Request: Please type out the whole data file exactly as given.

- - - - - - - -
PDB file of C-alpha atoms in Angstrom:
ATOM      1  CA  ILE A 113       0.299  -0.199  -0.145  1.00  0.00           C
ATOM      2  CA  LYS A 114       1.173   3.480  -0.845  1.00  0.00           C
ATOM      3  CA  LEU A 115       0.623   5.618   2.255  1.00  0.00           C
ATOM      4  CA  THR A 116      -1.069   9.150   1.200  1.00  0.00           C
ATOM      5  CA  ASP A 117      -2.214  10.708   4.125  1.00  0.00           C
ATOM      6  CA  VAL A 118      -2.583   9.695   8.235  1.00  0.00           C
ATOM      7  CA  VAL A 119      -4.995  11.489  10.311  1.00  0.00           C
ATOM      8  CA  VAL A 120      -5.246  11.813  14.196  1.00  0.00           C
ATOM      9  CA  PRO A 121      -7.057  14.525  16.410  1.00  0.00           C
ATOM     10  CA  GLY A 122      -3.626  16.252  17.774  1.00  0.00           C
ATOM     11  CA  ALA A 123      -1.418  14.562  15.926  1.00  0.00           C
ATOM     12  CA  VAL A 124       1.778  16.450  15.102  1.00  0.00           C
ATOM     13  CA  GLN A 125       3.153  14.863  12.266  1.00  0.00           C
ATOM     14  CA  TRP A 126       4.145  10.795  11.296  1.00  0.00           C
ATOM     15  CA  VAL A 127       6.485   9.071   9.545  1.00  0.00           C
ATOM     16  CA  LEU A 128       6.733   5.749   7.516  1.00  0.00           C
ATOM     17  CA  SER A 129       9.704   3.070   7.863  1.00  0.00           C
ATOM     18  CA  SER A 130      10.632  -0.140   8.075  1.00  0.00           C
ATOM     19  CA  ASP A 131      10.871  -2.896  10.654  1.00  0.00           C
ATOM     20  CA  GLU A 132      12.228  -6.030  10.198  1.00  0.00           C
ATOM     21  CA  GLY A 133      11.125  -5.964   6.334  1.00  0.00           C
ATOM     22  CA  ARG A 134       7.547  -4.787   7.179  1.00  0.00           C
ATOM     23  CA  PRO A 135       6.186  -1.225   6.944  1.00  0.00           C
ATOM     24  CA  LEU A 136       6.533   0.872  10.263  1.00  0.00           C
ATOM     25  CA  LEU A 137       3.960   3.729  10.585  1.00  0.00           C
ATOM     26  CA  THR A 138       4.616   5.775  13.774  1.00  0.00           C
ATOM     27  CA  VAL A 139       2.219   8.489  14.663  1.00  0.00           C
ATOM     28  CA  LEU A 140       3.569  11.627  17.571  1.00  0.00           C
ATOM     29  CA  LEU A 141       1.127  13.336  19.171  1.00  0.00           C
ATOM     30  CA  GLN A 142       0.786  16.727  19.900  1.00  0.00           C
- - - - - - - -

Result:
PDB file of C-alpha atoms in Angstrom:
ATOM      1  CA  ILE A 113       0.299  -0.199  -0.145  1.00  0.00           C
ATOM      2  CA  LYS A 114       1.173   3.480  -0.845  1.00  0.00           C
ATOM      3  CA  LEU A 115       0.623   5.618   2.255  1.00  0.00           C
ATOM      4  CA  THR A 116      -1.069   9.150   1.200  1.00  0.00           C
ATOM      5  CA  ASP A 117      -2.214  10.708   4.125  1.00  0.00           C
ATOM      6  CA  VAL A 118      -2.583   9.695   8.235  1.00  0.00           C
ATOM      7  CA  VAL A 119      -4.995  11.489  10.311  1.00  0.00           C
ATOM      8  CA  VAL A 120      -5.246  11.813  14.196  1.00  0.00           C
ATOM      9  CA  PRO A 121      -7.057  14.525  16.410  1.00  0.00           C
ATOM     10  CA  GLY A 122      -3.626  16.252  17.774  1.00  0.00           C
ATOM     11  CA  ALA A 123      -1.418  14.562  15.926  1.00  0.00           C
ATOM     12  CA  VAL A 124       1.778  16.450  15.102  1.00  0.00           C
ATOM     13  CA  GLN A 125       3.153  14.863  12.266  1.00  0.00           C
ATOM     14  CA  TRP A 126       4.145  10.795  11.296  1.00  0.00           C
ATOM     15  CA  VAL A 127       6.485   9.071   9.545  1.00  0.00           C
ATOM     16  CA  LEU A 128       6.733   5.749   7.516  1.00  0.00           C
ATOM     17  CA  SER A 129       9.704   3.070   7.863  1.00  0.00           C
ATOM     18  CA  SER A 130      10.632  -0.140   8.075  1.00  0.00           C
ATOM     19  CA  ASP A 131      10.871  -2.896  10.654  1.00  0.00           C
ATOM     20  CA  GLU A 132      12.228  -6.030  10.198  1.00  0.00           C
ATOM     21  CA  GLY A 133      11.125  -5.964   6.334  1.00  0.00           C
ATOM     22  CA  ARG A 134       7.547  -4.787   7.179  1.00  0.00           C
ATOM     23  CA  PRO A 135       6.186  -1.225   6.944  1.00  0.00           C
ATOM     24  CA  LEU A 136       6.533   0.872  10.263  1.00  0.00           C
ATOM     25  CA  LEU A 137       3.960   3.729  10.585  1.00  0.00           C
ATOM     26  CA  THR A 138       4.616   5.775  13.774  1.00  0.00           C
ATOM     27  CA  VAL A 139       2.219   8.489  14.663  1.00  0.00           C
ATOM     28  CA  LEU A 140       3.569  11.627  17.571  1.00  0.00           C
ATOM     29  CA  LEU A 141       1.127  13.336  19.171  1.00  0.00           C
ATOM     30  CA  GLN A 142       0.786  16.727  19.900  1.00  0.00           C